Our system privileges Charles Carreon to issue that threat, rather than jailing or flogging him for it. And so Carreon supports bullying like that. He's got a license to do it. He knows that his licensed threats — coming, as they do, on the [slightly odd] letterhead of a lawyer — inspire far more fear and stress than the complaints of a mere citizen, and by God he plays it to the hilt.
By contrast, Charles Carreon doesn't like shows of force that you or I can muster. "I'm completely unfamiliar really with this style of responding to a legal threat," he sniffs. There's a whiff of Paul Christoforo of Ocean Marketing in there — the sentiment "how was I to know that I was picking on someone stronger than I am? Is that fair?" But what he means is "if the people I threaten don't have to dig into their pockets to go hire a lawyer, and spend unpleasant hours with that lawyer, and lay awake at night worrying, and rely on a lawyer who is part of my privileged culture, but can stand up for themselves . . . how can I intimidate them so easily?" Perhaps some rude Oatmeal followers did actually send true threats or abuse to Charles Carreon's office — which I condemn. That's morally wrong and not helpful to the cause of free speech; it's harmful. But I fail to see why Charles Carreon sending that threat letter is more legitimate, admirable, or proper than ten thousand Oatmeal fans sending back the message that Charles Carreon is a petulant, amoral, censorious douchebag. It doesn't take lawyers, it doesn't take law school, it doesn't take any special privilege conferred by the state — it only takes a robust right of free expression — sending it back by blogging it, tweeting it, posting it on Facebook, and posting it in comments on forums. Charles Carreon has power derived from an inadequate legal system and letters of marque from the State Bar; The Oatmeal has the power of goodwill and community respect earned by talent. There's no reason to exalt Carreon's power and condemn The Oatmeal's.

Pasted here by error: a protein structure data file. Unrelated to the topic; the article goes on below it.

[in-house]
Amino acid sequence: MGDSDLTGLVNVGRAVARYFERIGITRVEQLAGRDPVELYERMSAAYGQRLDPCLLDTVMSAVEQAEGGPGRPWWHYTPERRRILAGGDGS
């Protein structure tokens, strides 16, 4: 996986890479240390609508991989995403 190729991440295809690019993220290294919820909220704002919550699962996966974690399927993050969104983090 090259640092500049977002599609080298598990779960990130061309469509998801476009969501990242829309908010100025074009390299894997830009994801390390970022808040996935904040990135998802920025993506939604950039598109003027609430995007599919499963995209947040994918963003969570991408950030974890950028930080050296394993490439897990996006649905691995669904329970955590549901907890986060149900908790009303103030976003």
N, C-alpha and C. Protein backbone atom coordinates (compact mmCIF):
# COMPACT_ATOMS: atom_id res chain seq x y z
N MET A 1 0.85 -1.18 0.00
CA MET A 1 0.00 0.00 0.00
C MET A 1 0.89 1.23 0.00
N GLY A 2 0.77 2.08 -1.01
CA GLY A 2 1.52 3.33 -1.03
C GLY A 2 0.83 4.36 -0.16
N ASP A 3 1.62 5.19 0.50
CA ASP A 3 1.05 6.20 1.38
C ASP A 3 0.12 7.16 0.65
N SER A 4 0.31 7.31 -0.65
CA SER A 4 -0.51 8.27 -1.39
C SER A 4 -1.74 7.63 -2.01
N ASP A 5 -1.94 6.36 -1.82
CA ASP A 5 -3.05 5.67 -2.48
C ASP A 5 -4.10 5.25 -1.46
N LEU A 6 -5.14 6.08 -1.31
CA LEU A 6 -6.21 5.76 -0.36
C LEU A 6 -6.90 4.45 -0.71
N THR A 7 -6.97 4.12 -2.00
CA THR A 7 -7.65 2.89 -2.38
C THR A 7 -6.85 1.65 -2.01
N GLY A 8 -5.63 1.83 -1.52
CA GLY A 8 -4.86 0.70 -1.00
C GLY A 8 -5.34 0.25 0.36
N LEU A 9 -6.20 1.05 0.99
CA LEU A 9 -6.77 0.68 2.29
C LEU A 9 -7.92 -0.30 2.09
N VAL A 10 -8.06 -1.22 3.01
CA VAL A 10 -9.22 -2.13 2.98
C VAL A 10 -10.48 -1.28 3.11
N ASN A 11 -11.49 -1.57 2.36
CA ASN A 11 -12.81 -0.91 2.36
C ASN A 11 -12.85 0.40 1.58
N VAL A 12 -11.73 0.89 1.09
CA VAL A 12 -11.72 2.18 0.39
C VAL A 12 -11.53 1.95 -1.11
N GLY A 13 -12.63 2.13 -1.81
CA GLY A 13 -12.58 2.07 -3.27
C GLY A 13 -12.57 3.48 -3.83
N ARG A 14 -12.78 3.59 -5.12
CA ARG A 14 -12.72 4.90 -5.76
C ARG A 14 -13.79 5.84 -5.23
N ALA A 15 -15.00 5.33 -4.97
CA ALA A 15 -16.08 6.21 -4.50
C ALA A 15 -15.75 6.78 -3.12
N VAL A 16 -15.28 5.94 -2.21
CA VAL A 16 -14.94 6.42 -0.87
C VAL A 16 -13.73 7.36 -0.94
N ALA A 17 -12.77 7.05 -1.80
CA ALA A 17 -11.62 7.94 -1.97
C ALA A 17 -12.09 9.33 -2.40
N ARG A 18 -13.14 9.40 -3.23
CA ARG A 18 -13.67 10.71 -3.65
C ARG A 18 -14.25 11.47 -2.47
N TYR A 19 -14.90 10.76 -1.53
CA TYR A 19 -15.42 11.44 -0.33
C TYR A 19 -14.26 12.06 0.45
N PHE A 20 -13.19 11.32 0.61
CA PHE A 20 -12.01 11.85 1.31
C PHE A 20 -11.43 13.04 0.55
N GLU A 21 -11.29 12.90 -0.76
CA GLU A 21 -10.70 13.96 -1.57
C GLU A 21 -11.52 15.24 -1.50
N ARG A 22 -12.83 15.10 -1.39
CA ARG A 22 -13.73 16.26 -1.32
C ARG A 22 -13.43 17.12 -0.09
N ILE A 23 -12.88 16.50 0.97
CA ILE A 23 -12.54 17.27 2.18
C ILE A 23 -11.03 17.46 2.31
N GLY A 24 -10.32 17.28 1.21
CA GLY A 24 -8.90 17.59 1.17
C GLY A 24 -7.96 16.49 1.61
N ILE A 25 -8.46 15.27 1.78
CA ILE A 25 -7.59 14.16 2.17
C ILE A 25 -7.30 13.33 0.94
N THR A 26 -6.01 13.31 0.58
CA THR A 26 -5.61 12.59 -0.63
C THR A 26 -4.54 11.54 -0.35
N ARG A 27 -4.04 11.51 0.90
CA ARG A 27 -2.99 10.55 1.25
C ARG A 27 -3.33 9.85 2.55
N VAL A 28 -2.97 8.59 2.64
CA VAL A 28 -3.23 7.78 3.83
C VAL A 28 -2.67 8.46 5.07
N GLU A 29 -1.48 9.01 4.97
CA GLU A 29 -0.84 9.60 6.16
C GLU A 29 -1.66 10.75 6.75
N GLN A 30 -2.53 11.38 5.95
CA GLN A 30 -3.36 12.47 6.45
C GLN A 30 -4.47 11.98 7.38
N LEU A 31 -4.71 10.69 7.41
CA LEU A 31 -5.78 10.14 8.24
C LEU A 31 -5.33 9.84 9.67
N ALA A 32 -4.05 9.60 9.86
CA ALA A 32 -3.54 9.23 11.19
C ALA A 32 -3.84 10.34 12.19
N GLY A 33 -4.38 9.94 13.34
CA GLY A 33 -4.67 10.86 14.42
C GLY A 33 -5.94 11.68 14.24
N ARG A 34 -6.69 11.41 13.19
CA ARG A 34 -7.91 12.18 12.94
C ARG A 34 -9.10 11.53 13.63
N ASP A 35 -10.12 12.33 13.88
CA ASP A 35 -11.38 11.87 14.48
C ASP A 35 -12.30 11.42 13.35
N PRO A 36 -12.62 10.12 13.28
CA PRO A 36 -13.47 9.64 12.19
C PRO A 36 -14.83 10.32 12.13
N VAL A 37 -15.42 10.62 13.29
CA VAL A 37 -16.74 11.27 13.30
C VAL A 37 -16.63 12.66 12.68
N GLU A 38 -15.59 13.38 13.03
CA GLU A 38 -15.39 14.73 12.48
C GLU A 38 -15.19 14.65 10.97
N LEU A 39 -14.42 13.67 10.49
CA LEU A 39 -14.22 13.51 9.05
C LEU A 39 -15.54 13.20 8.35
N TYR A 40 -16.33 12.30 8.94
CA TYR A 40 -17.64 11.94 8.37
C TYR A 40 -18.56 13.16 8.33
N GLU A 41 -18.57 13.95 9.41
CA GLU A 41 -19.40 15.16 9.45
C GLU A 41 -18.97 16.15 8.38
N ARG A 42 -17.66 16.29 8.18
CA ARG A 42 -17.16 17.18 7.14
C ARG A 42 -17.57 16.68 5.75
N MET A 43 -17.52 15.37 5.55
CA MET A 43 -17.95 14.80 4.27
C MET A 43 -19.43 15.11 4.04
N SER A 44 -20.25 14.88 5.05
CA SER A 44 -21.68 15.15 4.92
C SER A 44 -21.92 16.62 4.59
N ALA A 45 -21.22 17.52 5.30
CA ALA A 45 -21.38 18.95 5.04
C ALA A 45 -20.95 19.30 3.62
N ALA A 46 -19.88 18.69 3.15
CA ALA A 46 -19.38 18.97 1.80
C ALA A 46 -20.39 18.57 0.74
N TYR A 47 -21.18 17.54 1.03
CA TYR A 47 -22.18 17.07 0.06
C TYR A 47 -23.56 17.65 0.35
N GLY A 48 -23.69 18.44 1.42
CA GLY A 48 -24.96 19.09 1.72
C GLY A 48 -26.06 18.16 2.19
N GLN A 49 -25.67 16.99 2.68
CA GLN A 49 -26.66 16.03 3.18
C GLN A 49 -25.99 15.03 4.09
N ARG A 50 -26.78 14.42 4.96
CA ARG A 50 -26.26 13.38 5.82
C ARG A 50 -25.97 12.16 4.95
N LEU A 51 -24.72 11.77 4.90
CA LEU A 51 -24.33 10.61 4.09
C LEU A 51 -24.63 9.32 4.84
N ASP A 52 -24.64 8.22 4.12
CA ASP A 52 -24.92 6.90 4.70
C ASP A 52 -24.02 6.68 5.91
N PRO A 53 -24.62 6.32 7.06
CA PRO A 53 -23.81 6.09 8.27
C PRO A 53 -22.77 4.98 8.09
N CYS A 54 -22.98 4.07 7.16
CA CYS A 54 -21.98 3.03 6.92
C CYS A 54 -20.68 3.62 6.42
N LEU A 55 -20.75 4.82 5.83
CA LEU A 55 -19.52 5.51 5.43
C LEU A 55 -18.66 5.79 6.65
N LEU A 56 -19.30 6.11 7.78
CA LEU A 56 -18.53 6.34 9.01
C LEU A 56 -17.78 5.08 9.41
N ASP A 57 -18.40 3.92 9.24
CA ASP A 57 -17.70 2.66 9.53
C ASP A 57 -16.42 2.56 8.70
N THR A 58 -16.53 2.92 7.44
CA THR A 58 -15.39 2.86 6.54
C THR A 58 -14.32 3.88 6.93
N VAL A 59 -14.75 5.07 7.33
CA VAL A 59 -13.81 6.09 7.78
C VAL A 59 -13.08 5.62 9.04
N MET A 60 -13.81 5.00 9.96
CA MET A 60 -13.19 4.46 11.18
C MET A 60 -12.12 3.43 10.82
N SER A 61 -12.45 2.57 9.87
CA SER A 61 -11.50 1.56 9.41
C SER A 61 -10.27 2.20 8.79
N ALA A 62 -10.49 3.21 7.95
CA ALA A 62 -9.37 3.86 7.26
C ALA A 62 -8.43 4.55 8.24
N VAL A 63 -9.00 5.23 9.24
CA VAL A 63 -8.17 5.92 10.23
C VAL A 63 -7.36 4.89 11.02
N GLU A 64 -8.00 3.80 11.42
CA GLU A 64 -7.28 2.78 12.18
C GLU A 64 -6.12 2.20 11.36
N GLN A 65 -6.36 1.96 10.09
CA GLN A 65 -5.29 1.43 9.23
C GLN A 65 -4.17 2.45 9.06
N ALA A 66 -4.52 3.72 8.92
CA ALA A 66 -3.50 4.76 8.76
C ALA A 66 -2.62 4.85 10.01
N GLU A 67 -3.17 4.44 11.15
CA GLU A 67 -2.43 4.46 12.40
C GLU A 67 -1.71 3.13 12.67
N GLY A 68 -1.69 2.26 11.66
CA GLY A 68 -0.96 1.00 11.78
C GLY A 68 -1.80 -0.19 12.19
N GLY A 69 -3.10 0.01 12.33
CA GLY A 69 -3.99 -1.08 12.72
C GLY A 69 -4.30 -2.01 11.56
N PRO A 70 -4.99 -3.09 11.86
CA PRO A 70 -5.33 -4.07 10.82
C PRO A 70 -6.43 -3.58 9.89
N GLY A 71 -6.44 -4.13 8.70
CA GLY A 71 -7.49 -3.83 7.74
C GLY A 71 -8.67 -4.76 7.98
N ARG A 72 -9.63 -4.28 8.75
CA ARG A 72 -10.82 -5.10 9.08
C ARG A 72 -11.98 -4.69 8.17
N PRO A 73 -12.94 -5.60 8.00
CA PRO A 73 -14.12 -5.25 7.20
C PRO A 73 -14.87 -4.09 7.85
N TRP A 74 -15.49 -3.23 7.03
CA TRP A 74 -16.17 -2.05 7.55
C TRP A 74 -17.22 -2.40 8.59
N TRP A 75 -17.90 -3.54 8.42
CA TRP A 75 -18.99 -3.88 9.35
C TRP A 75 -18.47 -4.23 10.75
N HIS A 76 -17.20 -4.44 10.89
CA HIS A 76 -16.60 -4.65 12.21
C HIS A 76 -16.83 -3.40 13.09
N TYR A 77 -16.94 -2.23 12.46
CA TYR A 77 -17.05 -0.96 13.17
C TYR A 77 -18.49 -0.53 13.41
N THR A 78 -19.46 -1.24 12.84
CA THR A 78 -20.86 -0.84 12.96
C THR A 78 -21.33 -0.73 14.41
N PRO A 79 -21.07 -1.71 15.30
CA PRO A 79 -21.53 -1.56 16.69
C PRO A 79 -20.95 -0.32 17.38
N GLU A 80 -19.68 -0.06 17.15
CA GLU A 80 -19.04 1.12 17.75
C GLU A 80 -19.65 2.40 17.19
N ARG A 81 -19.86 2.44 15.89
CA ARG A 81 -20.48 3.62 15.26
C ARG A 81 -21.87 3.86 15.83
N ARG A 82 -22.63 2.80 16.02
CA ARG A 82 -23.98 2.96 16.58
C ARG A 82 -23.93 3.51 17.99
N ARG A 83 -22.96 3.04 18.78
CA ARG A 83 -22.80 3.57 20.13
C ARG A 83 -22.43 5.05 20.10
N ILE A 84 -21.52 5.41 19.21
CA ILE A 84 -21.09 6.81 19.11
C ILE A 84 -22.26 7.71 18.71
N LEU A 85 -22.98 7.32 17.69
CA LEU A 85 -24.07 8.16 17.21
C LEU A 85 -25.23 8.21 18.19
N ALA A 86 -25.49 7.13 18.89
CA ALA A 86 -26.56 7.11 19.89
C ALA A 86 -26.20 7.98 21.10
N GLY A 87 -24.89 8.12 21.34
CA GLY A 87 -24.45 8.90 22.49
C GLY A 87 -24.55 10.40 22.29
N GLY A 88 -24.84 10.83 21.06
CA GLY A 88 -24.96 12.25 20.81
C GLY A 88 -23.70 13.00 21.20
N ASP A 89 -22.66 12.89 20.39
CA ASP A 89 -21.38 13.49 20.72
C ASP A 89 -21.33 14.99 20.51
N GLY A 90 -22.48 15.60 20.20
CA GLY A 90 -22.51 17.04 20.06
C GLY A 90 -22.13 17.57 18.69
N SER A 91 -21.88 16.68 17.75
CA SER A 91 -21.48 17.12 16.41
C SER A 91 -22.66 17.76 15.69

Not everyone agrees, and Charles Carreon's whine of "mob psychology" is a cri de coeur to the contrarians: the people who think the Streisand Effect is too mean, who sympathize with Joseph Rakofsky over the people he sued for criticizing him, the people who sympathize with Crystal Cox even when she attacks the children of her opponents. Let's not let these people — who would like us meekly to pick up our phones and call our lawyers and start dishing out money and submit to the law's delay — detain us. (Professional contrarians would probably find a way to criticize The Oatmeal for calling out Charles Carreon, whilst simultaneously excusing FunnyJunk for sending its flying monkeys to abuse The Oatmeal when its proprietor complained last year.)
I'm not saying the law has no value. It does. The rule of law is important — especially in resisting the powerful. And getting legal advice is a good thing. Those are reasons that I encourage lawyers to offer pro bono help to bloggers hit with bogus legal threats. But the internet can help shift the balance of power away from professional bullies like Charles Carreon to the people they bully. Let it be so. Don't threaten violence, and expel and condemn those who do. Don't engage in actual harassment — like abusive telephone calls — or endorse those who do. Do get legal advice when you can. But name and shame. Call out censorious thuggery. Stand up against FunnyJunk and Charles Carreon and their ilk by writing about them and spreading the word about them. And if they can dish it out but can't take it? Tough shit.
Edit to add: from commenter desconhecido, a hilarious and ironic blast from Carreon's past: "Please don’t take me for a copyright hawk, but this seems like a ruling that benefits a company that has made a habit of turning other people’s work into their payday, and is being encouraged to keep on doing it."
Last 5 posts by Ken White
- A Few Notes On Lois Lerner And The Fifth Amendment - March 5th, 2014